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Janet Elaine Smith "Star" Books

Her Godmother Excerpt

Her Godmother Excerpt

After breakfast, Allie got dressed and ready to go out for a walk with her godmother and Jupiter.
"Aunt Brigid, do I really need all this? The sun is out." She held a raincoat over her arm and an umbrella in her other hand as she slipped into her galoshes.
'"The Manor is a funny place weather-wise. Sometimes it rains here while everyplace else has sun. Storms move in quickly, and this summer it has not been like summer at all. In fact, it has been pretty chilly and it has rained a lot. When it does, it comes down so hard there are waterfalls of rain pouring down from the roof!"
Allie clomped outside in her heavy rubber galoshes and the moment they stepped outside she decided that Aunt Brigid was right. The rainbow and sun were gone, but that was not what caught her attention. Her eyes opened wide like saucers at what she saw.
There were no houses around anywhere. All she saw were trees.
"These are all Christmas trees, Aunt Brigid!"
"Yes, they are. I have different types here."
"It is—gorgeous!"
Brigid smiled. She liked the way her little goddaughter pronounced "gorgeous" so clearly.
As they walked, the mud slurped at their boots and Jupiter ran ahead of them and out of sight.
"Where is Jupiter?" Allie asked with worry. "Will he run into the street?"
"No, he will be around us. You'll see. He runs ahead so far and then he turns around, runs back and waits. Watch."
In a few moments the big dog was back. He was barking and running ahead, then running back, then he ran in circles around them, still barking as if to say "Hurry Up! You're missing it!" He splashed mud as he circled them, collecting dirt on his long wiry fur.
Allie looked up at the sky. There was a crawling dark shadow in the sky and a faint rumble. Allie heard her godmother say softly, "Thank you for the beauty of this day. Thank you for the blessings that will come to us."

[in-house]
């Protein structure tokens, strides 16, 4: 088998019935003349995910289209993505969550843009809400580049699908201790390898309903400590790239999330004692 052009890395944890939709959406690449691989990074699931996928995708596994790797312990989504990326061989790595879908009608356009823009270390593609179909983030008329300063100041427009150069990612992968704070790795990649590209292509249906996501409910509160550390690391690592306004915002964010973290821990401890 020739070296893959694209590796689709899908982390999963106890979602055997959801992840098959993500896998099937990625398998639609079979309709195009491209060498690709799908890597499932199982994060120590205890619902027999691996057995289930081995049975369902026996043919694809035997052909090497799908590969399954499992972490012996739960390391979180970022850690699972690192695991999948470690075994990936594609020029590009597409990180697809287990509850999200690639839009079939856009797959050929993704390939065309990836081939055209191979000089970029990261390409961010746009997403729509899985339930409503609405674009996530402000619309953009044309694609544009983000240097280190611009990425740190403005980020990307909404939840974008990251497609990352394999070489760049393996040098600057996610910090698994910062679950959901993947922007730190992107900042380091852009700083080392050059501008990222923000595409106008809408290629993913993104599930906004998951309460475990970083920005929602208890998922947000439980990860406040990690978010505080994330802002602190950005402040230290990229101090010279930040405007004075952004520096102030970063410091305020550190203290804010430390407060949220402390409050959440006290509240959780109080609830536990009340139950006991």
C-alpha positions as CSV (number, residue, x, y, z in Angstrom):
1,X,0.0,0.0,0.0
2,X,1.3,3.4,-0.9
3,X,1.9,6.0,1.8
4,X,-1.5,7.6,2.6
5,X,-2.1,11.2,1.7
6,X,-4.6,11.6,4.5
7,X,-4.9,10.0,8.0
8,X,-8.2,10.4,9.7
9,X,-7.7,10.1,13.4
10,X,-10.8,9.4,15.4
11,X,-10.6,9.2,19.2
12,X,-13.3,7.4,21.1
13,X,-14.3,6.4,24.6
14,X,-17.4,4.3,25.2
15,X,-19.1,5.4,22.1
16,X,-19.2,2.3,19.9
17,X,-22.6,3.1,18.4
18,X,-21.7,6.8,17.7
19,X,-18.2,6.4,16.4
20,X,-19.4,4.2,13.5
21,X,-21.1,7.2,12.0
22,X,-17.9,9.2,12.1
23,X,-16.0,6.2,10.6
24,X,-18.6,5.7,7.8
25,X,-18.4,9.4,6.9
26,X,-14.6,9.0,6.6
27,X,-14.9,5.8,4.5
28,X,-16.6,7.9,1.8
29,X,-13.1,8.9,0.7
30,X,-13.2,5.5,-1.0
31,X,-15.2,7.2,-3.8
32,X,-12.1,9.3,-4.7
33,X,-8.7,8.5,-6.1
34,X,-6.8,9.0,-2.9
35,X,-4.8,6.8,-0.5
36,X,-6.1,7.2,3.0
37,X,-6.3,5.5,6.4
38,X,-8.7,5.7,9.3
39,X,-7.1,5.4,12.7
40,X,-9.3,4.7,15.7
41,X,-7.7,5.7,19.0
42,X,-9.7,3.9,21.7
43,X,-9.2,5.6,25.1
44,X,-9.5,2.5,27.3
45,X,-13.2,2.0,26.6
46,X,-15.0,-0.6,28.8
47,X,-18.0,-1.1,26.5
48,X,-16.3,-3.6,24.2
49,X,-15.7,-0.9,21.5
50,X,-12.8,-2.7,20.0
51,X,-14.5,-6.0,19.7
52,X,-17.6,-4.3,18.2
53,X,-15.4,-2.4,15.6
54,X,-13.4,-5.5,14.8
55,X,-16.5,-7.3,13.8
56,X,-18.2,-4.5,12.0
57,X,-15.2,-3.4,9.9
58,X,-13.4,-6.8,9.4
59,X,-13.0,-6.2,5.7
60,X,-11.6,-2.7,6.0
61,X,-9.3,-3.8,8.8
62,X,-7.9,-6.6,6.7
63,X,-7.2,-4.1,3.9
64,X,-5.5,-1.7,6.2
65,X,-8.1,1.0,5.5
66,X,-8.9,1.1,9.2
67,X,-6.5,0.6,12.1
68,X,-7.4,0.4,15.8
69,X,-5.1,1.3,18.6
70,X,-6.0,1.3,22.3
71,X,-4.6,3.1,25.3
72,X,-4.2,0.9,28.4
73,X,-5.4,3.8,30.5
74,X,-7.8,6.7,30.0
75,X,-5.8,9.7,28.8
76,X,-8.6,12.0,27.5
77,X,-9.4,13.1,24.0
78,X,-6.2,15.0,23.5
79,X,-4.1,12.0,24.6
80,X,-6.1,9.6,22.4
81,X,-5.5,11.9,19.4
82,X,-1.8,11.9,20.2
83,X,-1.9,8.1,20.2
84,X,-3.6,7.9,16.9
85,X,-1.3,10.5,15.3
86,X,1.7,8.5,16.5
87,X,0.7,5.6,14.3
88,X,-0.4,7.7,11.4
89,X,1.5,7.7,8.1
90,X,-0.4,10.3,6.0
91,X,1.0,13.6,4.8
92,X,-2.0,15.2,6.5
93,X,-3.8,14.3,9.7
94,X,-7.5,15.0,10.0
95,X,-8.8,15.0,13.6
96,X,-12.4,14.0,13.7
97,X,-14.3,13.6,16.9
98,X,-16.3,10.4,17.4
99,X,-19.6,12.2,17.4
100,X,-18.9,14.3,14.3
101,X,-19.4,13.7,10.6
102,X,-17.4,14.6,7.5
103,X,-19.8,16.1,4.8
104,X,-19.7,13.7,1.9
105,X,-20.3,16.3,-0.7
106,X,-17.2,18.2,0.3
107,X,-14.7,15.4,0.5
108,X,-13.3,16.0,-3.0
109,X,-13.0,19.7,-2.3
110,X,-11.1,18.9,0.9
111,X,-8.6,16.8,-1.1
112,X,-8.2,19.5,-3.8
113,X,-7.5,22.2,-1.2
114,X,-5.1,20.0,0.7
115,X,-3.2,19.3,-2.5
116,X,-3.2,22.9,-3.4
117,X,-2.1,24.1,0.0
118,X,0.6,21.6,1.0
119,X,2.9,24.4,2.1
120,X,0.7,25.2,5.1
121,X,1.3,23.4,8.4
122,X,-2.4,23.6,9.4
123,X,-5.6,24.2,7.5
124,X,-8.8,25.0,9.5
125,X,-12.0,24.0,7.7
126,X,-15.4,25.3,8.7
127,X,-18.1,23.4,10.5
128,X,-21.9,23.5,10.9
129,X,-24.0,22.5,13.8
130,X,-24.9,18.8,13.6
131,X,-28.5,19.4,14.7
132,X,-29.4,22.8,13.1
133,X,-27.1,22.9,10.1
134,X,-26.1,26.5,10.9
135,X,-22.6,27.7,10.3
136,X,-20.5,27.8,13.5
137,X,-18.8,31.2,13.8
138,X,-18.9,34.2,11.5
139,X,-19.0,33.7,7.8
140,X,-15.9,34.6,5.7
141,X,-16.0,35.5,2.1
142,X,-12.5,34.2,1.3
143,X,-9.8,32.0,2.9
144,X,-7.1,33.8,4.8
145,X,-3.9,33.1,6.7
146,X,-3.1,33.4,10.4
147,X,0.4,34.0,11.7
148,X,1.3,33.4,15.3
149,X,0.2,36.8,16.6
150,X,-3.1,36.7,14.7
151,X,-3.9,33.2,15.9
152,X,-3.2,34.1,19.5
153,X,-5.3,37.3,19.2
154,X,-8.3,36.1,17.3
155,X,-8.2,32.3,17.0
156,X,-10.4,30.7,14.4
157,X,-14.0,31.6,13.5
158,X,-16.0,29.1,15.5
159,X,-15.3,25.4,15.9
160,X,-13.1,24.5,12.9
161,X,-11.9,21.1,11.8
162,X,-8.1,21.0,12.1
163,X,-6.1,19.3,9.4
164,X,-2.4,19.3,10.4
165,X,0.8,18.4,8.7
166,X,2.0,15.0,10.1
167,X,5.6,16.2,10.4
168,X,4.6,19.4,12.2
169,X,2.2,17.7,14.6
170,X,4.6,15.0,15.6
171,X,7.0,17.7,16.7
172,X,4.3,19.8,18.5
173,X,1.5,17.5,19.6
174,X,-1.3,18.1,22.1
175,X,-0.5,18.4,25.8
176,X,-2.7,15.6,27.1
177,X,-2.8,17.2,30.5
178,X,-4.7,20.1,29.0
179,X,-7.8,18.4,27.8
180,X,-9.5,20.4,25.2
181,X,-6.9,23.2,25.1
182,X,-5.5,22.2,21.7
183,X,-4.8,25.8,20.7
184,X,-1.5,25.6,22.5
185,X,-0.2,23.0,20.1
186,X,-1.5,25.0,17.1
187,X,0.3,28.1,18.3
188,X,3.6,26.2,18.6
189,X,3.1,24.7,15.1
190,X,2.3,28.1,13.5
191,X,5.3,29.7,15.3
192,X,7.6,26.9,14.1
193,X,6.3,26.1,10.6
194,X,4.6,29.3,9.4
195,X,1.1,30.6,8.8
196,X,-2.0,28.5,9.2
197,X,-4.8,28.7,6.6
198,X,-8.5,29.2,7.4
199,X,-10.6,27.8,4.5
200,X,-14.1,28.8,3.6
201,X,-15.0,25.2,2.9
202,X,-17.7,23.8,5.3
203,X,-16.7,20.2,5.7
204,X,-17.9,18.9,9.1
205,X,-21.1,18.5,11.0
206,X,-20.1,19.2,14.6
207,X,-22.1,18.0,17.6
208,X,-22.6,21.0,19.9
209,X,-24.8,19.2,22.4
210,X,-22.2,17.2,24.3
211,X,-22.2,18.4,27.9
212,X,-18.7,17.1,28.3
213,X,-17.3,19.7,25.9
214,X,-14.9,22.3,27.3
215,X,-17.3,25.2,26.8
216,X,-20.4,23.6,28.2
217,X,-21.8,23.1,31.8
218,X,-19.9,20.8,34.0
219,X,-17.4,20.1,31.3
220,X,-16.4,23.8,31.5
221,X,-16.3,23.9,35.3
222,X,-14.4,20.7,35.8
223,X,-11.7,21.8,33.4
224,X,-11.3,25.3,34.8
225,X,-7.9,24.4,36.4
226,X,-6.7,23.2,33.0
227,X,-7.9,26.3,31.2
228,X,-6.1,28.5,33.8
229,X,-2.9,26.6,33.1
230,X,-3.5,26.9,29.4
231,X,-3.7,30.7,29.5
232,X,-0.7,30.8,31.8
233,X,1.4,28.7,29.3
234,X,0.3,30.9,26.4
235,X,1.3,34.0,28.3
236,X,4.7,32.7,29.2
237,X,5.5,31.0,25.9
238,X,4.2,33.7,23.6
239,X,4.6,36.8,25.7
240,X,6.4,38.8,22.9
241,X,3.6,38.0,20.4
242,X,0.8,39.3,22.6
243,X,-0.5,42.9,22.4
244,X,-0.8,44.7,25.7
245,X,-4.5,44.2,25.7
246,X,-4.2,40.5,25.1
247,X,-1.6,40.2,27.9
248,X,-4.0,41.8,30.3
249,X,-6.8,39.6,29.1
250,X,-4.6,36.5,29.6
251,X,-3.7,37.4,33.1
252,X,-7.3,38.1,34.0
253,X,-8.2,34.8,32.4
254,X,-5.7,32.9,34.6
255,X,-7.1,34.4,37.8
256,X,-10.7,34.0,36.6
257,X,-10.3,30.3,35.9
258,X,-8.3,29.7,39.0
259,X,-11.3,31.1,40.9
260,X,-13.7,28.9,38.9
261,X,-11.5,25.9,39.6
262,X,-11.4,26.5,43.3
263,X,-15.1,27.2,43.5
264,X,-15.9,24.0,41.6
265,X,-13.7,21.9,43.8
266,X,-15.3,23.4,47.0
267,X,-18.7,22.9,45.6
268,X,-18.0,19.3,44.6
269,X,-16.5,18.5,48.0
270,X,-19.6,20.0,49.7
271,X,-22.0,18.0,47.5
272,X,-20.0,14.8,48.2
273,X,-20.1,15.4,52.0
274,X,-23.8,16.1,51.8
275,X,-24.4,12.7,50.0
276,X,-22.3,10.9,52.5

"Who were you talking to?"
"I was saying one of my prayers, honey."
"Just like that? No amen? Just a couple of words?"
"It is what is felt from the heart that matters. To me, that is the best prayer."
"Do your prayers get answered?"
"I don't say prayers to get them answered, because in time what is best will be the answer. I just accept that there are some things I do not understand and never will. The answer to my prayer is being happy anyway."
"How do you do that? Be happy when things happen that you don't want or understand?"
"I have learned to trust that my Creator, Lord and Lady understand, and that things work out for a purpose that I may never know."
"When you say 'Creator,' do you mean God?"
"Yes, I think Creator is to me is what God is to others."
"What's the difference then? Why don't you say 'God' like everyone else?"
"Because I cannot begin to guess what Creator is like. Most people see 'God' as an elderly man. God may be or may not be like that. God could be a woman, or maybe God is even something else. What Creator is does not matter to me…" Brigid stopped. There was something in the grass that caught her attention.
"What is it, Aunt Brigid?"
"It's a toad. He must have been caught up by the rain. He needs to get back to the pond."
"You have a pond?" Allie gasped. Brigid gently picked him up, cupping him with her hands.
"Is he all right?"
"Yes, I think he is. He's trying to jump away."
"What are you going to do?"
"We'll walk to the pond and put him there. As long as he is at home, he will do fine when the next rain comes in later."
"I see clouds far away. How can you be so sure it will rain here?"
Pointing to a big red maple tree, Brigid replied, "Look at the leaves. The leaves are pointing upwards. The leaves tell me when it will rain. I learned that from a Native American teacher I studied with."